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Buchbeschreibung Createspace Independent Publishing Platform, United States, 2015. Paperback. Buchzustand: New. Revised. Language: English . Brand New Book ***** Print on Demand *****. So Much Blood: The Civil War Letters of CSA Private William Wallace Beard 1861-1865 dramatically chronicles Confederate soldier Private William Wallace Beard s experiences during the Civil War. So Much Blood is framed around thirty-three letters (including an original furlough document) that William Beard wrote during the war to his parents and siblings back home in Mecklenburg County, North Carolina. The book is rich with meticulous transcriptions of all thirty-three documents. It includes a selection of letter facsimiles; riveting battle descriptions; and family and Mecklenburg County history. Short commentaries or sparkles shed light on points perhaps little known to the general reader. William W. Beard was born 1836 in rural north Mecklenburg County, North Carolina, the oldest of ten children. It s unknown if his parents owned slaves, but his environment accepted that way of life for whites. He moved to Mississippi and became a plantation overseer in Hinds County ca. late 1850s, whether a cruel or kind one is unknown. Twenty-five when he mustered into the 1,000-man-strong Mississippi 18th Regiment, Camden Rifles Co. G, summer 1861, Beard was among the 100 or so soldiers and officers in this regiment who survived the war. Returning to Mississippi after parole from Point Lookout Prison Camp, Maryland and signing The Oath at war s end, Beard married, begat, farmed and died in 1900. He was a compelling storyteller: poignant, funny, grief stricken, colorful, philosophical and ultimately disillusioned. It is easy to see why his younger kinfolk called him Uncle Windy. The book is 520 pages long, complete with a preface written by Reverend William A. Macaulay, Jr. Beard s great nephew; a short genealogy of William Beard s family; a history of the 18th Mississippi Regiment s engagements; and a list of his battles furloughs, and illnesses. It includes 119 illustrations: battle maps, photos of key Confederate and Union leaders, and gripping photos of battlefield dead. The editors reveal the unlikely discovery of the letters: under the bed of one of their mothers. They detail the search for Beard s history at the end of the war, and the discovery of his still-living great nephew (Rev. Macaulay) only miles from where he grew up. William Beard s story is interwoven with rip roaring battle descriptions that complement his descriptions of Fredericksburg, Sharpsburg, Spotsylvania Court House to name only a few. His broken-hearted eulogy over the grave of his 19 year old brother James is stained with his tears. While much of his correspondence to his mother, father, sisters and brothers survived the war, their letters to him did not, understandably. However as unlikely as was the discovery of the letters in the first place, another discovery of a famous correspondence turned out to be that of his aunt and uncle. The McRaven Correspondence published in 1949 has been cited in many histories of the Civil War. It is a key exchange of letters between a wife and husband that reveals an intimate view of agricultural, familial, slave owning and romantic life on a farm in the rural South. Uncle David Olando and Aunt Amanda Nantz McRaven s letters to each other in 1864 and 1865 particularize life back home on their farm and his parent s farm while William Beard was on the battle front: the Beards and the McRavens lived on adjacent farms. So it is not surprising that they discuss his whereabouts while he mentions them in several of his letters. As William s and David/Amanda s letters reveal the personal side of his life, the riveting battle descriptions reveal the deadly side of his life during these four years. Each major battle that the 18th Mississippi Regiment, and sometimes William Beard, engaged in is described in vivid and thorough detail: history comes alive in So Much Blood the Civil War Letters of CSA Private William Wallace Beard 1861-1865. Buchnummer des Verkäufers APC9781511693493

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Buchbeschreibung Createspace Independent Publishing Platform, United States, 2015. Paperback. Buchzustand: New. Revised. Language: English . Brand New Book ***** Print on Demand *****. So Much Blood: The Civil War Letters of CSA Private William Wallace Beard 1861-1865 dramatically chronicles Confederate soldier Private William Wallace Beard s experiences during the Civil War. So Much Blood is framed around thirty-three letters (including an original furlough document) that William Beard wrote during the war to his parents and siblings back home in Mecklenburg County, North Carolina. The book is rich with meticulous transcriptions of all thirty-three documents. It includes a selection of letter facsimiles; riveting battle descriptions; and family and Mecklenburg County history. Short commentaries or sparkles shed light on points perhaps little known to the general reader. William W. Beard was born 1836 in rural north Mecklenburg County, North Carolina, the oldest of ten children. It s unknown if his parents owned slaves, but his environment accepted that way of life for whites. He moved to Mississippi and became a plantation overseer in Hinds County ca. late 1850s, whether a cruel or kind one is unknown. Twenty-five when he mustered into the 1,000-man-strong Mississippi 18th Regiment, Camden Rifles Co. G, summer 1861, Beard was among the 100 or so soldiers and officers in this regiment who survived the war. Returning to Mississippi after parole from Point Lookout Prison Camp, Maryland and signing The Oath at war s end, Beard married, begat, farmed and died in 1900. He was a compelling storyteller: poignant, funny, grief stricken, colorful, philosophical and ultimately disillusioned. It is easy to see why his younger kinfolk called him Uncle Windy. The book is 520 pages long, complete with a preface written by Reverend William A. Macaulay, Jr. Beard s great nephew; a short genealogy of William Beard s family; a history of the 18th Mississippi Regiment s engagements; and a list of his battles furloughs, and illnesses. It includes 119 illustrations: battle maps, photos of key Confederate and Union leaders, and gripping photos of battlefield dead. The editors reveal the unlikely discovery of the letters: under the bed of one of their mothers. They detail the search for Beard s history at the end of the war, and the discovery of his still-living great nephew (Rev. Macaulay) only miles from where he grew up. William Beard s story is interwoven with rip roaring battle descriptions that complement his descriptions of Fredericksburg, Sharpsburg, Spotsylvania Court House to name only a few. His broken-hearted eulogy over the grave of his 19 year old brother James is stained with his tears. While much of his correspondence to his mother, father, sisters and brothers survived the war, their letters to him did not, understandably. However as unlikely as was the discovery of the letters in the first place, another discovery of a famous correspondence turned out to be that of his aunt and uncle. The McRaven Correspondence published in 1949 has been cited in many histories of the Civil War. It is a key exchange of letters between a wife and husband that reveals an intimate view of agricultural, familial, slave owning and romantic life on a farm in the rural South. Uncle David Olando and Aunt Amanda Nantz McRaven s letters to each other in 1864 and 1865 particularize life back home on their farm and his parent s farm while William Beard was on the battle front: the Beards and the McRavens lived on adjacent farms. So it is not surprising that they discuss his whereabouts while he mentions them in several of his letters. As William s and David/Amanda s letters reveal the personal side of his life, the riveting battle descriptions reveal the deadly side of his life during these four years. Each major battle that the 18th Mississippi Regiment, and sometimes William Beard, engaged in is described in vivid and thorough detail: history comes alive in So Much Blood the Civil War Letters of CSA Private William Wallace Beard 1861-1865. Buchnummer des Verkäufers APC9781511693493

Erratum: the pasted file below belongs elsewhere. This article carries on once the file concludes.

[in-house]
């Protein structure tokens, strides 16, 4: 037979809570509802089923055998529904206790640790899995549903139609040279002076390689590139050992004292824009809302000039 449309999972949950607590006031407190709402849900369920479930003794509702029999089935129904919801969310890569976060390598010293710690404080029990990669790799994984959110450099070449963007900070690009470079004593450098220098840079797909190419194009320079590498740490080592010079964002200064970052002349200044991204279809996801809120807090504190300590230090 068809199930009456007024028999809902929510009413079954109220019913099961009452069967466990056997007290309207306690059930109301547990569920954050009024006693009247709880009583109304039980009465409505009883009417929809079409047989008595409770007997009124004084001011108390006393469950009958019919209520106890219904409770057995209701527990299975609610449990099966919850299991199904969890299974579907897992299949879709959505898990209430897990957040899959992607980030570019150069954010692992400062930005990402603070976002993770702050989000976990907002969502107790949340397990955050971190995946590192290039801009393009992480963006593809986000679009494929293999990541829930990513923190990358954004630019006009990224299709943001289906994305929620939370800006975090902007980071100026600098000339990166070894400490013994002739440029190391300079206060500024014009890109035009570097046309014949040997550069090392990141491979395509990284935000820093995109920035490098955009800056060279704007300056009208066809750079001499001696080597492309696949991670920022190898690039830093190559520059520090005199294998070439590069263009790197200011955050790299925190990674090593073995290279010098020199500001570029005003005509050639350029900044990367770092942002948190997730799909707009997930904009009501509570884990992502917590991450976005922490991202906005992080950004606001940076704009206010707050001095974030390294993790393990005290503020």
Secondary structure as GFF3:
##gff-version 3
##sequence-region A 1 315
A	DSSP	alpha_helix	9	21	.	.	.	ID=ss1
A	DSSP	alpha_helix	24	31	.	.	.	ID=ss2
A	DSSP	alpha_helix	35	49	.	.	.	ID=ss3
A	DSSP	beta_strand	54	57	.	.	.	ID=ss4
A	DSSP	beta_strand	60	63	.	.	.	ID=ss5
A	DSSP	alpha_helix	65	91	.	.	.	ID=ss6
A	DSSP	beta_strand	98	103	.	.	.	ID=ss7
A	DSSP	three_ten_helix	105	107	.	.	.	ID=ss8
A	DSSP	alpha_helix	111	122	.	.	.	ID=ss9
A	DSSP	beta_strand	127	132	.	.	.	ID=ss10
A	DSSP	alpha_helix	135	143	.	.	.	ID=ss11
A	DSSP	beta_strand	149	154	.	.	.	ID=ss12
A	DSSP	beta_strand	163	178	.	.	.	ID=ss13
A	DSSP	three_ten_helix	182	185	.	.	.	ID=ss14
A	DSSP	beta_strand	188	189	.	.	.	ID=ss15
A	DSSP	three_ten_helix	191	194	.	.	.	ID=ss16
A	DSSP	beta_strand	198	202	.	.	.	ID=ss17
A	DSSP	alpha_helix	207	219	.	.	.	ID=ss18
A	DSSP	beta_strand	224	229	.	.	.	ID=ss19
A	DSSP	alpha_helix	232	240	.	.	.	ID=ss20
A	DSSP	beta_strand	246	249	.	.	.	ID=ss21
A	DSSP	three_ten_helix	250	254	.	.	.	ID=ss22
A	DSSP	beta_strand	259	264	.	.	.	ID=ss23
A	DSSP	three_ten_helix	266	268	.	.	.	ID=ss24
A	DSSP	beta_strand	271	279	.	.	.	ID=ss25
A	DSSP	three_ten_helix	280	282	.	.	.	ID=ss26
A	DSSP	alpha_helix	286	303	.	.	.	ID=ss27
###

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Buchbeschreibung CreateSpace Independent Publishing Platform. Paperback. Buchzustand: New. This item is printed on demand. Paperback. 528 pages. Dimensions: 8.0in. x 5.2in. x 1.3in.So Much Blood: The Civil War Letters of CSA Private William Wallace Beard 1861-1865 dramatically chronicles Confederate soldier Private William Wallace Beards experiences during the Civil War. So Much Blood is framed around thirty-three letters (including an original furlough document) that William Beard wrote during the war to his parents and siblings back home in Mecklenburg County, North Carolina. The book is rich with meticulous transcriptions of all thirty-three documents. It includes a selection of letter facsimiles; riveting battle descriptions; and family and Mecklenburg County history. Short commentaries or sparkles shed light on points perhaps little known to the general reader. William W. Beard was born 1836 in rural north Mecklenburg County, North Carolina, the oldest of ten children. Its unknown if his parents owned slaves, but his environment accepted that way of life for whites. He moved to Mississippi and became a plantation overseer in Hinds County ca. late 1850s, whether a cruel or kind one is unknown. Twenty-five when he mustered into the 1, 000-man-strong Mississippi 18th Regiment, Camden Rifles Co. G, summer 1861, Beard was among the 100 or so soldiers and officers in this regiment who survived the war. Returning to Mississippi after parole from Point Lookout Prison Camp, Maryland and signing The Oath at wars end, Beard married, begat, farmed and died in 1900. He was a compelling storyteller: poignant, funny, grief stricken, colorful, philosophical and ultimately disillusioned. It is easy to see why his younger kinfolk called him Uncle Windy. The book is 520 pages long, complete with a preface written by Reverend William A. Macaulay, Jr. Beards great nephew; a short genealogy of William Beards family; a history of the 18th Mississippi Regiments engagements; and a list of his battles furloughs, and illnesses. It includes 119 illustrations: battle maps, photos of key Confederate and Union leaders, and gripping photos of battlefield dead. The editors reveal the unlikely discovery of the letters: under the bed of one of their mothers. They detail the search for Beards history at the end of the war, and the discovery of his still-living great nephew (Rev. Macaulay) only miles from where he grew up. William Beards story is interwoven with rip roaring battle descriptions that complement his descriptions of Fredericksburg, Sharpsburg, Spotsylvania Court House to name only a few. His broken-hearted eulogy over the grave of his 19 year old brother James is stained with his tears. While much of his correspondence to his mother, father, sisters and brothers survived the war, their letters to him did not, understandably. However as unlikely as was the discovery of the letters in the first place, another discovery of a famous correspondence turned out to be that of his aunt and uncle. The McRaven Correspondence published in 1949 has been cited in many histories of the Civil War. It is a key exchange of letters between a wife and husband that reveals an intimate view of agricultural, familial, slave owning and romantic life on a farm in the rural South. Uncle David Olando and Aunt Amanda Nantz McRavens letters to each other in 1864 and 1865 particularize life back home on their farm and his parents farm while William Beard was on the battle front: the Beards and the McRavens lived on adjacent farms. So it is not surprising that they discuss his whereabouts while he mentions them in several of his letters. As Williams and DavidAmandas letters reveal the personal side of his life, the riveting battle descriptions reveal the deadly side of his life during these four years. Each major battle that the 18th Mississippi Regiment, and sometimes William Beard, engaged in is described in vivid and thorough detail: history comes alive in So Much Blood the Civil War Letters of CSA Private William Wallace This item ships from La Vergne,TN. Paperback. Buchnummer des Verkäufers 9781511693493